Peanut brittle
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Recipes for peanut brittle often begin with an introduction stating how simple this candy is to make -- little consolation when yours doesn't turn out. Once you get the hang of it, peanut brittle isn't difficult, but it takes some trial and error. Cooks have been making -- and ruining -- this crunchy confection since the mid-1800s. Luckily, sticky brittle can typically be salvaged with a little more time in the oven.

Peanut Brittle Pitfalls

The most likely reason your peanut brittle turned sticky is because you didn't cook it long enough. Peanut brittle has to reach the hard-crack stage, which means that strands of sugar break easily and feel dry, not sticky. If you take it off the heat too soon, it doesn't set up and makes a sticky mess, but let it cook too long and it becomes scorched and bitter. Another possible cause might be humidity in the air. Not only does it wreak havoc with your hair, but it can ruin a batch of peanut brittle. Storing peanut brittle in the fridge or freezer also can alter its texture.

Worth a Try

When peanut brittle doesn't harden up, your best options are to either start over or pretend that you meant to make peanut chews, not peanut brittle. But before you toss the sticky peanut brittle in the trash, try reheating it and repeating the final cooking steps. Break up the brittle into pieces so it fits into your saucepan. Heat at medium to medium-low heat, stirring constantly to prevent burning the peanuts. When the mixture is completely liquid, raise the heat to medium-high and cook until the temperature is 305 to 310 F, stirring occasionally and keeping a close eye on the pot. Pour the mixture onto a baking sheet, stretching it out with two forks, if desired. Allow the peanut brittle to cool completely before breaking it up and testing. There are no guarantees that this strategy will work, but it can't hurt to try.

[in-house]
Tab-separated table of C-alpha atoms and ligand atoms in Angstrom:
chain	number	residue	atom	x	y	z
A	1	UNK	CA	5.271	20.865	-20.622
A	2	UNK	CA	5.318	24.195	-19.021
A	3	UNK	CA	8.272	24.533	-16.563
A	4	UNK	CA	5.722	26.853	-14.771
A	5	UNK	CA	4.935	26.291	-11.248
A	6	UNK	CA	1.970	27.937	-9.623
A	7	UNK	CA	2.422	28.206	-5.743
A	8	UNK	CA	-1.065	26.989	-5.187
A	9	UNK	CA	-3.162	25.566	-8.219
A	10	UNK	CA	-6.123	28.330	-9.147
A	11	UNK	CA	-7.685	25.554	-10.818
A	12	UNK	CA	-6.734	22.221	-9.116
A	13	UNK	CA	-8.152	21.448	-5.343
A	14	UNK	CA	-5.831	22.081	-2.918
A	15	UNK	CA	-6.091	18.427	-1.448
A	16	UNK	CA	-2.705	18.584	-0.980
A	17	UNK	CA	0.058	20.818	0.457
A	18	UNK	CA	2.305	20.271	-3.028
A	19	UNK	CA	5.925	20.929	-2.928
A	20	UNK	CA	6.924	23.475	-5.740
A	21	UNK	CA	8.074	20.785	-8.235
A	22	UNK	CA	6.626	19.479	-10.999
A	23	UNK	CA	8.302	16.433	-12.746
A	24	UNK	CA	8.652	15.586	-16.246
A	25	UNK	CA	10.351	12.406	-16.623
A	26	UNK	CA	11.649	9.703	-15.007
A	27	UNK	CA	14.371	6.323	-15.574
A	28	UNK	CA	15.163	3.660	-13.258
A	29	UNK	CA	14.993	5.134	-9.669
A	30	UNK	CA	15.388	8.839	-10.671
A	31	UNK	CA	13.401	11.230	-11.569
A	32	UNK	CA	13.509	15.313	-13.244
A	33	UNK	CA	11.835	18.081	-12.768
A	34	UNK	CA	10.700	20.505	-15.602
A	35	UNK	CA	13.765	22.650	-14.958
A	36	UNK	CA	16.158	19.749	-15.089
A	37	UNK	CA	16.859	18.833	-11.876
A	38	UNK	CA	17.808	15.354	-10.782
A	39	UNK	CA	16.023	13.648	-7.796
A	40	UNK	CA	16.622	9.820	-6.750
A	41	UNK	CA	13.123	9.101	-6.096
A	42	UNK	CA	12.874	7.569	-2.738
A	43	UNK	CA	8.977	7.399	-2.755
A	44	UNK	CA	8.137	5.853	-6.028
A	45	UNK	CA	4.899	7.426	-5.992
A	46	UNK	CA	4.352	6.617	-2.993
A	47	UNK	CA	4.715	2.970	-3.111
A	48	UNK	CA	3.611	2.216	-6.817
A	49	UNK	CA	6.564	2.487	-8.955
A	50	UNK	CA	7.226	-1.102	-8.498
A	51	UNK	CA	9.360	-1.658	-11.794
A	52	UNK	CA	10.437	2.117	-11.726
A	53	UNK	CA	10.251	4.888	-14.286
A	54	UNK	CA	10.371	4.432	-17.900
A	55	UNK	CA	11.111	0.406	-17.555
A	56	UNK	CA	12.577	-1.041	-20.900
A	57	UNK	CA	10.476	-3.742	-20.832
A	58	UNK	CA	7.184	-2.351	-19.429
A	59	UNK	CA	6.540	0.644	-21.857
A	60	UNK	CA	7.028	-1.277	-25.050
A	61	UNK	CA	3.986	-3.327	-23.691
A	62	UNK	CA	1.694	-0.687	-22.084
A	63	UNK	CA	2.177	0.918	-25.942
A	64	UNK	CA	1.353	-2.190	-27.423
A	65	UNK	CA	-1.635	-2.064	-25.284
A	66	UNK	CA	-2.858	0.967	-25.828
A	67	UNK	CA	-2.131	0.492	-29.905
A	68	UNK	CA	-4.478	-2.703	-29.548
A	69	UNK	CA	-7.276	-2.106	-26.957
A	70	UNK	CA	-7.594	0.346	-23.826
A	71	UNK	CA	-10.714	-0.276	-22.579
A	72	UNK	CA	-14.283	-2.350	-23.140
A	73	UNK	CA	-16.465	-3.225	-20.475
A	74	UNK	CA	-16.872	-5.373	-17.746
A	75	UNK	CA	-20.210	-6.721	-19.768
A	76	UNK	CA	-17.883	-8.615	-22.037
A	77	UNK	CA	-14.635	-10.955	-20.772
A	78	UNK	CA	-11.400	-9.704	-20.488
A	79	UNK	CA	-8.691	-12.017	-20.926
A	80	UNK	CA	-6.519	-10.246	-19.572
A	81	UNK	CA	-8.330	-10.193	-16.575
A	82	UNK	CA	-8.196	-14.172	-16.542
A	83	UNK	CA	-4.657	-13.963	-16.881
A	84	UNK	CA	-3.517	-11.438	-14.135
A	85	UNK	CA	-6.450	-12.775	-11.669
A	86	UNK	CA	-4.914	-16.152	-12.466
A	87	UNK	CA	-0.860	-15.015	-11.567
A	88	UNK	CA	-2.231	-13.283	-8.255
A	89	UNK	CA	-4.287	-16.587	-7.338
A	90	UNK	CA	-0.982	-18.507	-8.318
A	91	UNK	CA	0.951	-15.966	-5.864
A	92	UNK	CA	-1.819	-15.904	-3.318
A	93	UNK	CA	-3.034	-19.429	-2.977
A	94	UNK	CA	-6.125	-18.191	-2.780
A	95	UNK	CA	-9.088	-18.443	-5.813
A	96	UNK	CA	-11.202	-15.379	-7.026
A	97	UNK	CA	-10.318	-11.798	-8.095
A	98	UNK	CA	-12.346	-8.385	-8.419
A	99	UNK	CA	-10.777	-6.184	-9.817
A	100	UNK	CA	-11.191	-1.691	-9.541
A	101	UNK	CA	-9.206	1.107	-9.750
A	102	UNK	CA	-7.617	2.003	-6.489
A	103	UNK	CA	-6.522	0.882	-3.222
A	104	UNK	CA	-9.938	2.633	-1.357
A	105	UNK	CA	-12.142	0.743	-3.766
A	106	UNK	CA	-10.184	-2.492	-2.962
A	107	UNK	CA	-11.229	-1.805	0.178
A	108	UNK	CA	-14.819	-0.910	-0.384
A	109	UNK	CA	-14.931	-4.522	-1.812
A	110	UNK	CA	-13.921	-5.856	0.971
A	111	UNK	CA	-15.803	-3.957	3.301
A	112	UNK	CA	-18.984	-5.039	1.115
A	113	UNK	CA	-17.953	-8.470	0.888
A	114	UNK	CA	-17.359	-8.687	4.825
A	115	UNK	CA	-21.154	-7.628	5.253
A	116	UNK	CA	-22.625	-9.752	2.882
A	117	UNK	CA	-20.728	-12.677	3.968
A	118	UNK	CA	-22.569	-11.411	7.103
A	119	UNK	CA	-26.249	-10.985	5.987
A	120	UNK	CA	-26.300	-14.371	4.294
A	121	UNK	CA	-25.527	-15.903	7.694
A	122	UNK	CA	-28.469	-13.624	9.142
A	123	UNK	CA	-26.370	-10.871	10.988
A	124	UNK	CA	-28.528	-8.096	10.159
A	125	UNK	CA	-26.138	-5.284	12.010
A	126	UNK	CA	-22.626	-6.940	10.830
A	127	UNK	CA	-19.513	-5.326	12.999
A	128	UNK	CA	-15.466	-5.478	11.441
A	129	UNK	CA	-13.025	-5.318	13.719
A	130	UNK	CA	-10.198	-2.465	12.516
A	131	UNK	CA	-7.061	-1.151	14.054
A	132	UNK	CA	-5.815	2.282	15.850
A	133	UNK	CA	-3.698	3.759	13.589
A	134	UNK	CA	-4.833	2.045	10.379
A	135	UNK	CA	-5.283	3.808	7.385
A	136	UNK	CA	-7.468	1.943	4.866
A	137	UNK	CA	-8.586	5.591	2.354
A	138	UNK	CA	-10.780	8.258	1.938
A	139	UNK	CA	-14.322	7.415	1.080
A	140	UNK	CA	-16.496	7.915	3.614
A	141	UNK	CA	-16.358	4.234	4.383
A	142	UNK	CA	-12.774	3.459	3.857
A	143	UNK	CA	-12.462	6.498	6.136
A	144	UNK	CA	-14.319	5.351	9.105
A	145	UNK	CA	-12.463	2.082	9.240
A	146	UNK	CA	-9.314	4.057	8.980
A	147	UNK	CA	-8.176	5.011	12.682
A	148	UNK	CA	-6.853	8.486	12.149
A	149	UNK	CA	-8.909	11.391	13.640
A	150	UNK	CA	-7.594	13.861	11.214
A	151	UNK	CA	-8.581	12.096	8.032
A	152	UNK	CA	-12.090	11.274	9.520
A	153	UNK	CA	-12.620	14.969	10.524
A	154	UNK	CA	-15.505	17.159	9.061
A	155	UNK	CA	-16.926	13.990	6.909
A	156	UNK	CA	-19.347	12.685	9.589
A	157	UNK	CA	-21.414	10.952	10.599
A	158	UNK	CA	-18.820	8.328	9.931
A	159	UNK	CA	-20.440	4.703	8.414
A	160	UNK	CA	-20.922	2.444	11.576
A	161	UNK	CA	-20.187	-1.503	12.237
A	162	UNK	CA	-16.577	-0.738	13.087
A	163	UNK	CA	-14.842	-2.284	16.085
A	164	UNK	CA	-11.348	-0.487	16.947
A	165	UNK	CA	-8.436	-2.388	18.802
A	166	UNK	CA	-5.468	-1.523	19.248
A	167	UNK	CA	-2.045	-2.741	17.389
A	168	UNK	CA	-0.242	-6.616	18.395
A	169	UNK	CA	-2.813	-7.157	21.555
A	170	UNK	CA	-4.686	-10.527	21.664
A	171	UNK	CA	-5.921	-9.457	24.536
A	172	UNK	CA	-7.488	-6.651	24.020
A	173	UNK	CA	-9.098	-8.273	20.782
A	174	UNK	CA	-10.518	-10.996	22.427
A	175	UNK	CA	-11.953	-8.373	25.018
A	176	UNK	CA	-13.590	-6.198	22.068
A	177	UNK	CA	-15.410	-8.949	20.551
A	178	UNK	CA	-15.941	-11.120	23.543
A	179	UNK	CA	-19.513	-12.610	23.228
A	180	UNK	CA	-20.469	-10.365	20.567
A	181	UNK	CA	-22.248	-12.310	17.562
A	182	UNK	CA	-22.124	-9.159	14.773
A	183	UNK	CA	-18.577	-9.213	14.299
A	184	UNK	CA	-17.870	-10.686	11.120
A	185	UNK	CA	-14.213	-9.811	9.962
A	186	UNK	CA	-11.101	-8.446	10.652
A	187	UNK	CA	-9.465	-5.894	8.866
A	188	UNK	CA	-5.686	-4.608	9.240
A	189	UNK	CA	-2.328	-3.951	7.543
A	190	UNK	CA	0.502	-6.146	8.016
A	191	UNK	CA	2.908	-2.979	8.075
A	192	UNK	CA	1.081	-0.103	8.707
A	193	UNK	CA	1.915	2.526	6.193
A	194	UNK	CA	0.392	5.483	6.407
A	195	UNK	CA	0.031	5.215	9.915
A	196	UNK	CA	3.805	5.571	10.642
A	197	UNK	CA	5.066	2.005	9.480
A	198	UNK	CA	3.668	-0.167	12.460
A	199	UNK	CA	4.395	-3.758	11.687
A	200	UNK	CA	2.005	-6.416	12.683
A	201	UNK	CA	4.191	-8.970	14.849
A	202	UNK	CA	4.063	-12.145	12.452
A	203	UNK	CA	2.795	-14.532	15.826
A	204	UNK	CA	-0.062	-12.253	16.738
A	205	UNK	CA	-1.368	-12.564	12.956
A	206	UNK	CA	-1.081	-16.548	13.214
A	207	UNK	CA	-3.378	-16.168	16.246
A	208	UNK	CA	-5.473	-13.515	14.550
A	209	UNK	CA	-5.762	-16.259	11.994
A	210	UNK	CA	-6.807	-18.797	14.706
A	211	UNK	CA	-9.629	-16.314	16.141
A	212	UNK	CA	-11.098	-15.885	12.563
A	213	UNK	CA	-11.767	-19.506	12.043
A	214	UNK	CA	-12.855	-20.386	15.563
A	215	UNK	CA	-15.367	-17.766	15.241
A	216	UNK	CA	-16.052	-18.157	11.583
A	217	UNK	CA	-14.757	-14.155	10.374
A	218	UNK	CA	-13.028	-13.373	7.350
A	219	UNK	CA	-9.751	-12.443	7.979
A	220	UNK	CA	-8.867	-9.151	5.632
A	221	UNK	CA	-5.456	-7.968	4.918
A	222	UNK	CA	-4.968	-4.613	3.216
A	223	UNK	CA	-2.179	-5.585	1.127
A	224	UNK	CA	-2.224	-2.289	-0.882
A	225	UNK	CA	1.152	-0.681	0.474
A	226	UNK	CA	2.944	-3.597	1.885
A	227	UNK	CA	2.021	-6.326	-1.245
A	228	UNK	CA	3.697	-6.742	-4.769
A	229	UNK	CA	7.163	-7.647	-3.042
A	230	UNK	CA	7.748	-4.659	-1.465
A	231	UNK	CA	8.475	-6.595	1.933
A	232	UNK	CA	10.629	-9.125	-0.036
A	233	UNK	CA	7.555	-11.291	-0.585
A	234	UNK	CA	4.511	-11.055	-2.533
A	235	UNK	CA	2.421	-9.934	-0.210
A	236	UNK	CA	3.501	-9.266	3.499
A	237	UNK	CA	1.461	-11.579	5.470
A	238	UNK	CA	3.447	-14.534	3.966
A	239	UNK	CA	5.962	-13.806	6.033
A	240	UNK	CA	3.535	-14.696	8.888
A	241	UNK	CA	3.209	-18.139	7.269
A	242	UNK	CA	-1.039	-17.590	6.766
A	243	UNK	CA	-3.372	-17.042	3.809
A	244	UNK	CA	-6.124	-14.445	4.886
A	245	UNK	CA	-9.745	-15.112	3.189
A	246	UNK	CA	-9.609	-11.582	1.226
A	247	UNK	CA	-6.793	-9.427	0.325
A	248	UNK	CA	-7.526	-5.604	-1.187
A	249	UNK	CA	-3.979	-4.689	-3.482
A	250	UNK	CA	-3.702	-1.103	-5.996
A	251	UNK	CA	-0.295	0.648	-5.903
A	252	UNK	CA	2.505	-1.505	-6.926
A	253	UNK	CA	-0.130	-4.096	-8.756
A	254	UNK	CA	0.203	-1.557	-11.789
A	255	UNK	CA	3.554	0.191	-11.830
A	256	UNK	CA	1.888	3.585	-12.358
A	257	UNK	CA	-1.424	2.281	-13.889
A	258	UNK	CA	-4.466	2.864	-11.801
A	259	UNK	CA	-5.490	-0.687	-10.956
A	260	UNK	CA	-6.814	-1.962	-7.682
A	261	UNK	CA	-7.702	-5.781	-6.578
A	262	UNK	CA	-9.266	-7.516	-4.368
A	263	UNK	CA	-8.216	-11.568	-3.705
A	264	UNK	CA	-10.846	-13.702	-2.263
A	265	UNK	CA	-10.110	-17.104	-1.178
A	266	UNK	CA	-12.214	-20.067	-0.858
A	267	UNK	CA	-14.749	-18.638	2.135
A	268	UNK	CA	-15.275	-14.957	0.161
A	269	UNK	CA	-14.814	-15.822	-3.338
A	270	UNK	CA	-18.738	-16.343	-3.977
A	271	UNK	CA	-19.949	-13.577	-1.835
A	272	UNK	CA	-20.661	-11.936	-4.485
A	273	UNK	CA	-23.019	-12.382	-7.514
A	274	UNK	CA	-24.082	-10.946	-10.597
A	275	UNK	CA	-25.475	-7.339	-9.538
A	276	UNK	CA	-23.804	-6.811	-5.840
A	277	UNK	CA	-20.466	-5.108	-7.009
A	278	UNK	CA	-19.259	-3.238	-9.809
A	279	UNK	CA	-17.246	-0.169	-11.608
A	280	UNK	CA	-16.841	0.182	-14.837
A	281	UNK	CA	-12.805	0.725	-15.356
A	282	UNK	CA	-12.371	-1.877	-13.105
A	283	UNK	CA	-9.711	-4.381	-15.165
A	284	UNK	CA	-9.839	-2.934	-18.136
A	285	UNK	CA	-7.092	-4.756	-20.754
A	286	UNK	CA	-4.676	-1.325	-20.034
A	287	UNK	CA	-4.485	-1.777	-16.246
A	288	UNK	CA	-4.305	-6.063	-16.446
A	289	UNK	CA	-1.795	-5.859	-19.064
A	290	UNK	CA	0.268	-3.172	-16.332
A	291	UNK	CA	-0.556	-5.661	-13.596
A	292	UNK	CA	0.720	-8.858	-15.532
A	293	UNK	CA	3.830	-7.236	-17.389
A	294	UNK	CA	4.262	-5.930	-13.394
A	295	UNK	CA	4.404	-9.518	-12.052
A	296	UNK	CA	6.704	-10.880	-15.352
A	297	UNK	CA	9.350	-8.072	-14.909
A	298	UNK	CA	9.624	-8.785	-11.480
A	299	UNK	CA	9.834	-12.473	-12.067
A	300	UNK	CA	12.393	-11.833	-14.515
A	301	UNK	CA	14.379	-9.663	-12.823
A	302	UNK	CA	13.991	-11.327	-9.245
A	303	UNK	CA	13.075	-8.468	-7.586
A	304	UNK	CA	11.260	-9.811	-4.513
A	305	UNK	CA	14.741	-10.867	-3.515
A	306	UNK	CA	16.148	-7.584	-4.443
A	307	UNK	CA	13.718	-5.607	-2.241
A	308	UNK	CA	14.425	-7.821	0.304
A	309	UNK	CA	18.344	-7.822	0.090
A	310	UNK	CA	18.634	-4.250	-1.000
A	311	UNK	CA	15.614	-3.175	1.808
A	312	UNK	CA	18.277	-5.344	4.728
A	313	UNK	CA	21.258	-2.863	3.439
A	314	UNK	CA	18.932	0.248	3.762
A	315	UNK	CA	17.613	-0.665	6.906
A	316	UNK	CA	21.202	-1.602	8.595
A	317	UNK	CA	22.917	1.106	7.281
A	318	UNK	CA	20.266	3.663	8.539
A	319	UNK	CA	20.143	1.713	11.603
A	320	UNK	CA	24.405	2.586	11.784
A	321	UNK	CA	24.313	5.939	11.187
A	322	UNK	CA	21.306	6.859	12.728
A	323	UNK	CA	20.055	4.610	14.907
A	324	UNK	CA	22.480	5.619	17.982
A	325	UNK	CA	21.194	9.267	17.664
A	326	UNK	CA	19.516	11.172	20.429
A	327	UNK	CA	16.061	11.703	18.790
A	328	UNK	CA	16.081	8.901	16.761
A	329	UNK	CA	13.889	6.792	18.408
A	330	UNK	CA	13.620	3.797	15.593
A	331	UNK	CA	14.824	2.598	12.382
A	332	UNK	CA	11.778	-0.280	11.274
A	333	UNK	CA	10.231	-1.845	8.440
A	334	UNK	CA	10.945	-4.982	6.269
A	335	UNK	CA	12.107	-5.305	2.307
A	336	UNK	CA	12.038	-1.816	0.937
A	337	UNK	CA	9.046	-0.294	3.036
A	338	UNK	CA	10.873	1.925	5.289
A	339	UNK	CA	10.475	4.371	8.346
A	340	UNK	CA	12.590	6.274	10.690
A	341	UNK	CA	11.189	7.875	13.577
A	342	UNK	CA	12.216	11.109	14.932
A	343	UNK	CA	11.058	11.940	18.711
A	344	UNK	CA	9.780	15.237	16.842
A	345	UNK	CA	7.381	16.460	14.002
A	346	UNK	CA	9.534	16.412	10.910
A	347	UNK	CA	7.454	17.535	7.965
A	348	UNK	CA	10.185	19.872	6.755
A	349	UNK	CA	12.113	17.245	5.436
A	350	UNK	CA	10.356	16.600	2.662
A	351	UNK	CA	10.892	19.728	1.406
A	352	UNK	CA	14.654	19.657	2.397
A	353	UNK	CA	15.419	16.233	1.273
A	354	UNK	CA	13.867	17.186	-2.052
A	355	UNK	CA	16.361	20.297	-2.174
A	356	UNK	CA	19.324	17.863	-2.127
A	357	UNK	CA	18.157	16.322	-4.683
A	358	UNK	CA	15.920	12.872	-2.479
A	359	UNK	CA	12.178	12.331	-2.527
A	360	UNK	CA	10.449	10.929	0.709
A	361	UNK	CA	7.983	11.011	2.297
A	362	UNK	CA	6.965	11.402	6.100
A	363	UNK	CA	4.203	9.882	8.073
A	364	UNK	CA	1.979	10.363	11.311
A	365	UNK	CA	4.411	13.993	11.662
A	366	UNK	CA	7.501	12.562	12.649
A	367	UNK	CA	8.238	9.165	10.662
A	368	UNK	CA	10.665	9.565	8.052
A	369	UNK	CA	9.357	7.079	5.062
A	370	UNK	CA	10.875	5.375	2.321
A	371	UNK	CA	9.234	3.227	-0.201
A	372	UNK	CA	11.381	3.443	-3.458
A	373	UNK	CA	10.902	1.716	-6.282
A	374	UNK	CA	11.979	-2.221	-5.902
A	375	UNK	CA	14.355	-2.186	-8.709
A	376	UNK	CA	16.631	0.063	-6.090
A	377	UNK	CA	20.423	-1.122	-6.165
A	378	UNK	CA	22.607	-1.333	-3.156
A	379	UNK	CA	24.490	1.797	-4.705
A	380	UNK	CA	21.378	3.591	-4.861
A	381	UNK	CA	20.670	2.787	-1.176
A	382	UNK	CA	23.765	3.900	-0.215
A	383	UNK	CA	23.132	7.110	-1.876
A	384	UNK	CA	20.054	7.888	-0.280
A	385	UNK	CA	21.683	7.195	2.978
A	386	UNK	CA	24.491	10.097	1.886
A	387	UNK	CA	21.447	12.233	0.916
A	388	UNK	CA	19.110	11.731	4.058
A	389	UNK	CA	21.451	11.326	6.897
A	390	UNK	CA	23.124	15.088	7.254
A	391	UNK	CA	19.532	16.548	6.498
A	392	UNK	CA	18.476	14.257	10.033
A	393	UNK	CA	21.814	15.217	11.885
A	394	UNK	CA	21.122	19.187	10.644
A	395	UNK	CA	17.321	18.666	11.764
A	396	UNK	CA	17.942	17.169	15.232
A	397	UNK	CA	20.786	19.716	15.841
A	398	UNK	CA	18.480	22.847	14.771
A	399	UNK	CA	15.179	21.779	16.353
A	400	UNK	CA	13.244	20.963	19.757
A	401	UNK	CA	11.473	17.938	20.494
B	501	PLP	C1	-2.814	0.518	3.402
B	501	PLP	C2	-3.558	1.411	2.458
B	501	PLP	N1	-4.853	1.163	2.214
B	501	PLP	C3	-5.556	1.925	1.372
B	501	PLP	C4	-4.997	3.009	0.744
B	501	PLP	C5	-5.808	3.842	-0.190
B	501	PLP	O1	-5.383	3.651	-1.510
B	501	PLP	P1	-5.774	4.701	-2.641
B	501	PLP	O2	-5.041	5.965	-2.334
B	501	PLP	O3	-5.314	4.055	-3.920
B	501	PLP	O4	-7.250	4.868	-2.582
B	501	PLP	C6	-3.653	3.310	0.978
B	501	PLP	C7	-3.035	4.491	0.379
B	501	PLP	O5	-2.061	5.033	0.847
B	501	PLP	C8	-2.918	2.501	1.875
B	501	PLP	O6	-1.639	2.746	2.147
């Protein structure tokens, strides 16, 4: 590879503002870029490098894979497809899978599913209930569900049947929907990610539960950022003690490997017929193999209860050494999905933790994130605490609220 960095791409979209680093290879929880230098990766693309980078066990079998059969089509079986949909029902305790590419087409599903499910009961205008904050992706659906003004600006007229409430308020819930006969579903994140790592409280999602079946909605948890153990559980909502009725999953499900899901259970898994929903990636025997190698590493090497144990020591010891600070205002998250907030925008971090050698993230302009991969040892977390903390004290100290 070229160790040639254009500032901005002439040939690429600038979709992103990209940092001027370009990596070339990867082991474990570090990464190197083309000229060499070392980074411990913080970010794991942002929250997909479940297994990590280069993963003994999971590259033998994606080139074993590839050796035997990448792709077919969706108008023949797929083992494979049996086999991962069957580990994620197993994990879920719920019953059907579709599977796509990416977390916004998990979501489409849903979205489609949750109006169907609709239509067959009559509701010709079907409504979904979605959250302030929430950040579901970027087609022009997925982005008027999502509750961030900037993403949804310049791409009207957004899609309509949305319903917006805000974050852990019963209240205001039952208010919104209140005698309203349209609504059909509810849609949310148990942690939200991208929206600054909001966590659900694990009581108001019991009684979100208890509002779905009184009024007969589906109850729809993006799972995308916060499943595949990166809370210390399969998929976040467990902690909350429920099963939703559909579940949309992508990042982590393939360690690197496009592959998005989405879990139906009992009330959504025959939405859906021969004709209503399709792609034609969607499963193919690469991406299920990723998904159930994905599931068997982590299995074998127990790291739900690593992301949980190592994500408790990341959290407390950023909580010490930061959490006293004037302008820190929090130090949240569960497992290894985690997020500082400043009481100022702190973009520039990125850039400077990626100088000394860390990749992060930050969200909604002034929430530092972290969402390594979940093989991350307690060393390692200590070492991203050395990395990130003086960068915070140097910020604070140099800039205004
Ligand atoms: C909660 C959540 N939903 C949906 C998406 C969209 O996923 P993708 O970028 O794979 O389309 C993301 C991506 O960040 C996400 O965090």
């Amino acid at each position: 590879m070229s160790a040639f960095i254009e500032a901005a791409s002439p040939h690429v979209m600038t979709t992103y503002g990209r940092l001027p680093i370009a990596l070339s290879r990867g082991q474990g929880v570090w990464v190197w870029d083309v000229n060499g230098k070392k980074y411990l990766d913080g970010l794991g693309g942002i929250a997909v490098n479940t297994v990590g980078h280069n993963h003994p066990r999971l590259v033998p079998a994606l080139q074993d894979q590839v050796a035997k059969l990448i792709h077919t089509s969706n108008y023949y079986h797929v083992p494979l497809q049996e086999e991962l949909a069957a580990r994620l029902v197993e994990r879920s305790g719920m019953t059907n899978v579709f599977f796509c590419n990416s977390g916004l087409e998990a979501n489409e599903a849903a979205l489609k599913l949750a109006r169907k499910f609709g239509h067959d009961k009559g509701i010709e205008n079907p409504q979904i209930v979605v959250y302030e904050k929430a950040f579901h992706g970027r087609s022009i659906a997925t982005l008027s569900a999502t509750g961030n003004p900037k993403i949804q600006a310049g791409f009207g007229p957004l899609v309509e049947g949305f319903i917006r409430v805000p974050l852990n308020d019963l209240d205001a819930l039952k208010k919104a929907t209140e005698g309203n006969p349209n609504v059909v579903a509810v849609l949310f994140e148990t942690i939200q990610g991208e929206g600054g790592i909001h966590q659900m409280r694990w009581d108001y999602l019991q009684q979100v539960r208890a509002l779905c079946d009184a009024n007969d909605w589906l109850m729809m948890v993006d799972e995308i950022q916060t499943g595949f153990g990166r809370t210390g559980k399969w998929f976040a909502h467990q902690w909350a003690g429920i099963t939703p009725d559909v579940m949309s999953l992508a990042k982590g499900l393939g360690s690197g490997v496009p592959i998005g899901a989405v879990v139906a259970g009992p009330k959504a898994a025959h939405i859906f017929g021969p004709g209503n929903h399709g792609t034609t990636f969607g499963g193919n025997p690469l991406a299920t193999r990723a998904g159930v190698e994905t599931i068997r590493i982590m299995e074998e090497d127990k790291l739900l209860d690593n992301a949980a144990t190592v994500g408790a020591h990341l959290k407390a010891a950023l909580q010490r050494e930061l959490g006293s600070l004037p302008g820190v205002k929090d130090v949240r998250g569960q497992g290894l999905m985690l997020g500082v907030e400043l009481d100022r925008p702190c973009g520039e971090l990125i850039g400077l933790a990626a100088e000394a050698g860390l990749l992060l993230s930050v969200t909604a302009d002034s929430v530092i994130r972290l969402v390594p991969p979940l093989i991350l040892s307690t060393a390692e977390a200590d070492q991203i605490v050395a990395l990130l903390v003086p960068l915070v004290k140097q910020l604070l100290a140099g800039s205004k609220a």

Use a Candy Thermometer

If you don't own a candy thermometer, it's time to invest in one. Candy thermometers clip onto the side of a saucepan and allow you to accurately monitor cooking so you never burn or undercook peanut brittle again. The peanut brittle is done when the candy thermometer registers between 305 and 310 F. If you live in a humid climate, err on the side of more cooking time to avoid stickiness. At this point, the candy will be golden brown. If you put a drop of it in a glass of water, it will instantly harden. Remove the peanut brittle from the heat and stir in butter, vanilla and baking soda. The vanilla and the butter add flavor. The baking soda performs a feat of pure cooking alchemy. The carbon dioxide bubbles in the baking soda create a porous candy so the peanut brittle breaks easily and melts on your tongue. Without the baking soda, peanut brittle would have the texture of a hard candy. For thin and crispy peanut brittle, don rubber gloves and stretch the peanut brittle after a few minutes of cooling time.

Keeping Peanut Brittle

Peanut brittle can be stored for up to two weeks, although chances are, it won't last that long. Set the peanut brittle on a counter and let it cool down completely. Break it into pieces and pack the cooled candy into air tight containers or plastic zip-top bags. Store the peanut brittle at room temperature, not in the fridge.